A university librarian faced a lawsuit over a critical blog post about the publishing house Edwin Mellen Press but online solidarity won out. By Dominic Burbidge.
In August 2010, Dale Askey, of McMaster University, wrote in a blog that Edwin Mellen Press (EMP) was a “dubious publisher” producing “second-class scholarship.” In response, the publishing house brought two cases against Mr Askey, arguing that his comments constituted libel and damaged the company’s reputation.
Whilst most of us would view EMP’s commitment to their reputation as a bit too energetic, their allegations did not stop there. The publishing house went on to sue Rick Anderson, a librarian at the University of Utah, for his criticisms of EMP’s original legal action. In a post describing Mr Askey’s dilemma, Mr Anderson agreed that EMP’s books were “generally overpriced and of poor quality” and that he had spoken with the owner of the company, Dr Herbert Richardson, who he felt conducted “easily the strangest conversation I’ve ever had with a publisher.”
As if these two court cases were not bizarre enough, EMP also went on to sue a freelance copy-editor, Kristine Hunt. Her sin was posting a comment on Mr Anderson’s blog, writing that EMP offered its authors “no copy-editing, proofreading or layout services.” EMP defended themselves, saying that the company “employs persons whose specific job descriptions are to proof, to format and to copy-edit manuscripts,” but failed to mention whether the employees actually do what their job description suggests. In any case, they felt it was time to sue Ms Hunt.
Although very slow in coming to their librarian’s aid, McMaster University eventually made a statement in support of Mr Askey, defending freedom of speech as “a critical social good” and affirming that the university would resist the pressure of EMP to disavow their librarian. This was an honourable stance, and does credit to their academic vocation. At the same time, however, it was not our lippy librarians’ main source of strength.
Through social networking sites, online news and a petition, the librarians’ standoff caused a storm of resentment against EMP that ruined its marketplace credibility. According to an associate librarian at York University, EMP’s biggest mistake was how they seemed to be “hell-bent on torturing their reputation with people who’ve got to be 99 percent of the people who are buying their books.”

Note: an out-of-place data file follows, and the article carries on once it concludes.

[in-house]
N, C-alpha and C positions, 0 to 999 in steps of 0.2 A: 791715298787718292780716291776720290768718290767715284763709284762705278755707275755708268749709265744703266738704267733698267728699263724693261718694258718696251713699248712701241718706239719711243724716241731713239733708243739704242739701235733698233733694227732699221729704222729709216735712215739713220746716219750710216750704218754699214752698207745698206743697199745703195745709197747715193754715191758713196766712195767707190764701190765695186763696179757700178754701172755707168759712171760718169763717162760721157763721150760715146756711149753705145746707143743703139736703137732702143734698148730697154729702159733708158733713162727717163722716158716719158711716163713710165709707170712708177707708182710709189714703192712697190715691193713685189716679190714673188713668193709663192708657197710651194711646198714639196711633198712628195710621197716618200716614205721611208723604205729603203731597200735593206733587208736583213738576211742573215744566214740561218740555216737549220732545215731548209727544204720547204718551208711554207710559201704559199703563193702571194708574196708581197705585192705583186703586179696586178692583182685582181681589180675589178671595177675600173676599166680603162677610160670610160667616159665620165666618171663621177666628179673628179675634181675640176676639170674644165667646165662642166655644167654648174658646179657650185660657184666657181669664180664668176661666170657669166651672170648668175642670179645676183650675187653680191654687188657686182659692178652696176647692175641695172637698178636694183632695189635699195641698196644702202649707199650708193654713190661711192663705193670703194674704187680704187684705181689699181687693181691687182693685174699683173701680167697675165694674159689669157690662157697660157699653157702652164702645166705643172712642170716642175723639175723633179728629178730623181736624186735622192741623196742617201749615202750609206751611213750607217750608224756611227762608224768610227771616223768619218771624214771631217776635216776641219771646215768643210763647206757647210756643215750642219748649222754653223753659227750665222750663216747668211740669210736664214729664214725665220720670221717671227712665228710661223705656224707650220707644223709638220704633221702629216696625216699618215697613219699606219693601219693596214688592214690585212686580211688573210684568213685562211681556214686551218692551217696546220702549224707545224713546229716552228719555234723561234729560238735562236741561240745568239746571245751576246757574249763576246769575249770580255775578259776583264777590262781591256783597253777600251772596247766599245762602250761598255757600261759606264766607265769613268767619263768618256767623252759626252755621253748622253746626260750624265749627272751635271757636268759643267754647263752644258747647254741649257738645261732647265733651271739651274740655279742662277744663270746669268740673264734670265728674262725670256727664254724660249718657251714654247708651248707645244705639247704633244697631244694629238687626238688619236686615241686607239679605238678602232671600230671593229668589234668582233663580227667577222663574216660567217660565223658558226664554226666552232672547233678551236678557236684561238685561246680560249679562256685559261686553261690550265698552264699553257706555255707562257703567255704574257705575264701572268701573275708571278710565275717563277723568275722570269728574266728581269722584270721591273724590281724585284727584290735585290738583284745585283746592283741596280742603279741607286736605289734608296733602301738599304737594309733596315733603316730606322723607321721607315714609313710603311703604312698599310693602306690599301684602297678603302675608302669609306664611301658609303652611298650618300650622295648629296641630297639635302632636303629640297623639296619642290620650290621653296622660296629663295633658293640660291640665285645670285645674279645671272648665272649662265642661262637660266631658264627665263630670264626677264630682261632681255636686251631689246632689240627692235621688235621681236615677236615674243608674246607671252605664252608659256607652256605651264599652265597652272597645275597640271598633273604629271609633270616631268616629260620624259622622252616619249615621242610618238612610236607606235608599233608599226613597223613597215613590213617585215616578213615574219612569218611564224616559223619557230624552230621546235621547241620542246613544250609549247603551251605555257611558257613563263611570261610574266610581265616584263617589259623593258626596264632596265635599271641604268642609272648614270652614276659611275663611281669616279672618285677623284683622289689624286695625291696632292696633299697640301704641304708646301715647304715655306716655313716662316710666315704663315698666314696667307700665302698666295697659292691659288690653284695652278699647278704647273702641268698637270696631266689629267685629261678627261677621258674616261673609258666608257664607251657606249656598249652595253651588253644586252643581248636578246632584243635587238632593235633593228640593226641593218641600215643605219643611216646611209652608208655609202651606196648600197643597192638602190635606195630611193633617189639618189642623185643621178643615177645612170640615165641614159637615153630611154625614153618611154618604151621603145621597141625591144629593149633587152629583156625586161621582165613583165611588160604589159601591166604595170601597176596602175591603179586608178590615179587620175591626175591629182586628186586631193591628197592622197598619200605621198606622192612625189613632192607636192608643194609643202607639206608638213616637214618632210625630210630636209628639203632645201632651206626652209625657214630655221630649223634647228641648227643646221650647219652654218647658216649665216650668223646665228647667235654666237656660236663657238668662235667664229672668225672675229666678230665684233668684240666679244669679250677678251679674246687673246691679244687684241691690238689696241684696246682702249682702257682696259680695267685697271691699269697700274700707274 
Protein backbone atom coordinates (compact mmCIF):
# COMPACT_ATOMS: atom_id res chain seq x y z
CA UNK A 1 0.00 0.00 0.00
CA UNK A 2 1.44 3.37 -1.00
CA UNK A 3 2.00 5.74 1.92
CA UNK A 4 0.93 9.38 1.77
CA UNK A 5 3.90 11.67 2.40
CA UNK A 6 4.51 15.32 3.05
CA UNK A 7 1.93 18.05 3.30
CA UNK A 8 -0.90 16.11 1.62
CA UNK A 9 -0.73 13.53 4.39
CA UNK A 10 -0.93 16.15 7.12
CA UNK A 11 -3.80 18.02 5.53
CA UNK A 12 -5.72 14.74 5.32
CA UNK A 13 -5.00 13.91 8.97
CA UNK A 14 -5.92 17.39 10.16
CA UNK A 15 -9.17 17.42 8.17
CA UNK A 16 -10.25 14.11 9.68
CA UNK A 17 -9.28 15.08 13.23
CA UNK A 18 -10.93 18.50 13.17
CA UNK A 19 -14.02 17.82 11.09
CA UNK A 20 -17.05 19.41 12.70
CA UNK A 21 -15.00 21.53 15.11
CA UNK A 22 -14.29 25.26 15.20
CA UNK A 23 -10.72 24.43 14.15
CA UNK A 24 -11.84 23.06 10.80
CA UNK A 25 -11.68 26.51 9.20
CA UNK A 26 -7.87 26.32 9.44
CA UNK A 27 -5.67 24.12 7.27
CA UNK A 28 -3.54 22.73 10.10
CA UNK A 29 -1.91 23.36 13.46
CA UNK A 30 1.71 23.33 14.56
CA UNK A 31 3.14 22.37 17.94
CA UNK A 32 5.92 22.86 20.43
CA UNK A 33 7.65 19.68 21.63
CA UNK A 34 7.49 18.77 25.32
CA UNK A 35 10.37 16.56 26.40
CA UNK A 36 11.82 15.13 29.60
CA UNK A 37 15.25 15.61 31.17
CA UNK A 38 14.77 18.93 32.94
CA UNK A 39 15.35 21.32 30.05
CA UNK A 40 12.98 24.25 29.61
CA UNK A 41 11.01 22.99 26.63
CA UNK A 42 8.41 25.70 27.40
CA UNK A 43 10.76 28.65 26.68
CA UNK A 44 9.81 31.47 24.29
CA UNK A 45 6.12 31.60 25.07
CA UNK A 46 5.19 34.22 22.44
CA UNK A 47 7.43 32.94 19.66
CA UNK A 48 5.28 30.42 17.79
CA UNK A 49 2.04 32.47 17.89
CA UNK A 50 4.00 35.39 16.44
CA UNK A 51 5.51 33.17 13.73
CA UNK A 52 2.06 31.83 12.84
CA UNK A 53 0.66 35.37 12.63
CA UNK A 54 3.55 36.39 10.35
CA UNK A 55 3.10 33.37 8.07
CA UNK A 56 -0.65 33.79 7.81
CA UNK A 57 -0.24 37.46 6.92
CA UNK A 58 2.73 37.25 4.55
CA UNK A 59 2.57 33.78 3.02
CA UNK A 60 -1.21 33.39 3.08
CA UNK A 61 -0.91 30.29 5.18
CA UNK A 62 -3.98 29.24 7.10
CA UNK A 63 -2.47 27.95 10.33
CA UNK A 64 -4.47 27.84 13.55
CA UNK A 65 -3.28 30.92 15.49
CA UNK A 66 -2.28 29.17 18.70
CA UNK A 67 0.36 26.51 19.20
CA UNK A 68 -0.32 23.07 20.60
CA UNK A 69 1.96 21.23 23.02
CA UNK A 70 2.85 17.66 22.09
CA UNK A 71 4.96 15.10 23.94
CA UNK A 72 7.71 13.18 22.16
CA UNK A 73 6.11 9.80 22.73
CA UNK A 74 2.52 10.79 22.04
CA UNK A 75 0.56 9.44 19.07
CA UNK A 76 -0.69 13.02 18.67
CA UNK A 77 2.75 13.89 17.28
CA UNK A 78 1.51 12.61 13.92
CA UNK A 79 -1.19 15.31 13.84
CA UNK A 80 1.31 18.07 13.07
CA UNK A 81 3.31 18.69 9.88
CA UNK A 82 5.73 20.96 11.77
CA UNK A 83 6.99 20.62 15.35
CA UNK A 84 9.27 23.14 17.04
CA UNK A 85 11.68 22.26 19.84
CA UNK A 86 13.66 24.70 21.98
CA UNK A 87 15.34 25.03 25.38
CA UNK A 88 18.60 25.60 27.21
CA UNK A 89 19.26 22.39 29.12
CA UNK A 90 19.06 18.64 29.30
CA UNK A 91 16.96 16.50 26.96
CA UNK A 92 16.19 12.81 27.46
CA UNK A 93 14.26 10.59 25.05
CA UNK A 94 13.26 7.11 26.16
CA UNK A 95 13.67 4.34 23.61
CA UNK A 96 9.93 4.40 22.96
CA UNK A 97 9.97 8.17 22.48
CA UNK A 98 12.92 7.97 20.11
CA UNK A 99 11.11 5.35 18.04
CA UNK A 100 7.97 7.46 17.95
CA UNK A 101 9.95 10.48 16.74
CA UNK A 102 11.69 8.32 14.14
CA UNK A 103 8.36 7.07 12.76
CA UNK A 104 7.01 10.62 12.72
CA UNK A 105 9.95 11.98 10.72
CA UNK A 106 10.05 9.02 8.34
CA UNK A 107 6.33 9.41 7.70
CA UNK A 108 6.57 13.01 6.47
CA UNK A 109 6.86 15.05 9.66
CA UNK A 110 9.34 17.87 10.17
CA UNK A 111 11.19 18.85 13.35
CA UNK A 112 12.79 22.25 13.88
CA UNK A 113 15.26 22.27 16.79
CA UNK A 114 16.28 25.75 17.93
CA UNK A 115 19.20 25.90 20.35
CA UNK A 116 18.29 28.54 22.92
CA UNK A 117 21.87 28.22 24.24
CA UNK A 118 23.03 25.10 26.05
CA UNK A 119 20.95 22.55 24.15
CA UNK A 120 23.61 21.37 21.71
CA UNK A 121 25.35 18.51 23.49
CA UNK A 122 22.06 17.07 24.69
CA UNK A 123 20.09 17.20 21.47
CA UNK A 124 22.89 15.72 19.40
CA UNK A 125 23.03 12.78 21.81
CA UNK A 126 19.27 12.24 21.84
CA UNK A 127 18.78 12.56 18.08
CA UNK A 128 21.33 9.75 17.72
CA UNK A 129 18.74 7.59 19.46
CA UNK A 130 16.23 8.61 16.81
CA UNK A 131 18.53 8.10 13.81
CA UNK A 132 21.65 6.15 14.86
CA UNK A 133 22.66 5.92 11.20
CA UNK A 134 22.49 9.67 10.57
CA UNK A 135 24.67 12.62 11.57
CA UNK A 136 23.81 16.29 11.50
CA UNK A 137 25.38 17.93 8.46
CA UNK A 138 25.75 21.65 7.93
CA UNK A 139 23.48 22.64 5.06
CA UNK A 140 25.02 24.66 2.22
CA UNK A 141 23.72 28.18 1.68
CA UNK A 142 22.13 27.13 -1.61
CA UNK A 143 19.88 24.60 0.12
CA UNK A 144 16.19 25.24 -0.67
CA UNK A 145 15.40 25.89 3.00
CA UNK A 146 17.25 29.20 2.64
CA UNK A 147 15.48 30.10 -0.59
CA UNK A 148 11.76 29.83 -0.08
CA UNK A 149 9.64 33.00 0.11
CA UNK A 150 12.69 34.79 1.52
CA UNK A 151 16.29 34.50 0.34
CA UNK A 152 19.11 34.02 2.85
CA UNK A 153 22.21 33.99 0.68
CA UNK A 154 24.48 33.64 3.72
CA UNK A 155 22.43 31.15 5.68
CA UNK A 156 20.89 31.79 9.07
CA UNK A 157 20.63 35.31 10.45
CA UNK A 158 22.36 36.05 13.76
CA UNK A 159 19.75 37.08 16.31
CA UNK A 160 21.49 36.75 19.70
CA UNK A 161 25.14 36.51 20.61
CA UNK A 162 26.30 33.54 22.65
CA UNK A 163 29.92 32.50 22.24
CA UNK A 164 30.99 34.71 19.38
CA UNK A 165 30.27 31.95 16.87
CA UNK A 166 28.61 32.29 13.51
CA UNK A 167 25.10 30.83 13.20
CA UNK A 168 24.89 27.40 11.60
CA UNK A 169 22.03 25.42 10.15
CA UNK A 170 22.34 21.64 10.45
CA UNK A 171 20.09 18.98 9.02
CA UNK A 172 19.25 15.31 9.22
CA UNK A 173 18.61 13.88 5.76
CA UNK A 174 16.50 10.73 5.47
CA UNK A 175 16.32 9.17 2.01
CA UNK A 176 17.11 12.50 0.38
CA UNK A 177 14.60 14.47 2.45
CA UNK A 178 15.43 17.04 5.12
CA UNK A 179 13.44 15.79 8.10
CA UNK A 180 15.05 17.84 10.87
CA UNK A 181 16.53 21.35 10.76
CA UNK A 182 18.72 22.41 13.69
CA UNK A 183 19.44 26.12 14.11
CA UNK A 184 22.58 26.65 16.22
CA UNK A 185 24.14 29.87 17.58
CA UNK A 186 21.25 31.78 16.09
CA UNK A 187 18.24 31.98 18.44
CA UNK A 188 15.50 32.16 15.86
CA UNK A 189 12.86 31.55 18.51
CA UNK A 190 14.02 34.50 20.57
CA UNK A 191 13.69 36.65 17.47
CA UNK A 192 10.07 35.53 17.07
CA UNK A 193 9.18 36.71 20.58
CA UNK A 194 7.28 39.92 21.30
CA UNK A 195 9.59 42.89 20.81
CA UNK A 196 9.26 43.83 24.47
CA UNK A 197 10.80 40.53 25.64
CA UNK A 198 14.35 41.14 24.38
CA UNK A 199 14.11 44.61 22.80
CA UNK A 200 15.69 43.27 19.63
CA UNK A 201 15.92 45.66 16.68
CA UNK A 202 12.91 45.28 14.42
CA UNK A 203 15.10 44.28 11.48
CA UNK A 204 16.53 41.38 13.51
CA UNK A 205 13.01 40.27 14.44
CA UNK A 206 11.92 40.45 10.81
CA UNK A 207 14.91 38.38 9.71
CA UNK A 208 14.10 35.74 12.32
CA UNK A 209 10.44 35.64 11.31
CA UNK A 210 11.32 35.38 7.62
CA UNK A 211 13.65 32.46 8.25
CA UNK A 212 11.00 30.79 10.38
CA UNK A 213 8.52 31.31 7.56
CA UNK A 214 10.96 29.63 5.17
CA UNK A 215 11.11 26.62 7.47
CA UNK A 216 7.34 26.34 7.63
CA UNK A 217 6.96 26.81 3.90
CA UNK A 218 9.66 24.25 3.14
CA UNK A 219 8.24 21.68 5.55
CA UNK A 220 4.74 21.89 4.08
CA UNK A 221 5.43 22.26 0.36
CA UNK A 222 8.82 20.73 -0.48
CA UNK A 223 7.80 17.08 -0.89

In this age of social networks, reputation matters, especially amongst those professionals likely to share advice informally. In terms of their public relations, EMP could not have played their cards worse. The acronym EMP may as well stand for Electro Magnetic Pulse grenade, a weapon used by the military to short circuit electronic devices. Not only has the EMP grenade been set off by their decision to threaten law suits left, right and centre, the company also seem to have been exposed online for buying the internet domain names of their original critic, as if attempting to pre-empt Mr Askey trying to broadcast his situation through a home page. As can be seen here, the domain name www.daleaskey.com has been registered to someone using an EMP company email address, leading critics to posit this as a “possibly bizarre” attempt to circumvent the online dominance of the lippy librarians.
Rubbing salt into the wound, one blog published the letters sent by the EMP lawyers to Anderson and Hunt, allowing all to see the manner in which their rights to hold a professional opinion and exercise free speech have been victimised. If all this is insufficient to detonate the EMP grenade, numerous blogs have shown how we can now go back in time through internet archives such as the Wayback Machine to see the original comments of our lippy librarians and assess for ourselves whether they constitute defamation.
Collectively, librarians are managing to face down an aggressive publisher. They achieve this through the power of the internet, running high legal risks just to save their right to criticise what they are being sold. Underneath the razzmatazz and legal rat race, however, there lies a real and serious difficulty. Popular power may be enough to bring down corporate reputations, but it is little consolation for those academics who previously published with EMP. Those authors may have found their manuscripts to be poorly edited but had little other option at the time but to go with the publishing house who had agreed to work with them. They now find their publications are unwanted by universities en masse.
Dominic Burbidge is associate editor of Free Speech Debate. He is currently pursuing a doctorate in the politics of Kenya and Tanzania at Oriel College, Oxford, and writes a blog on African affairs.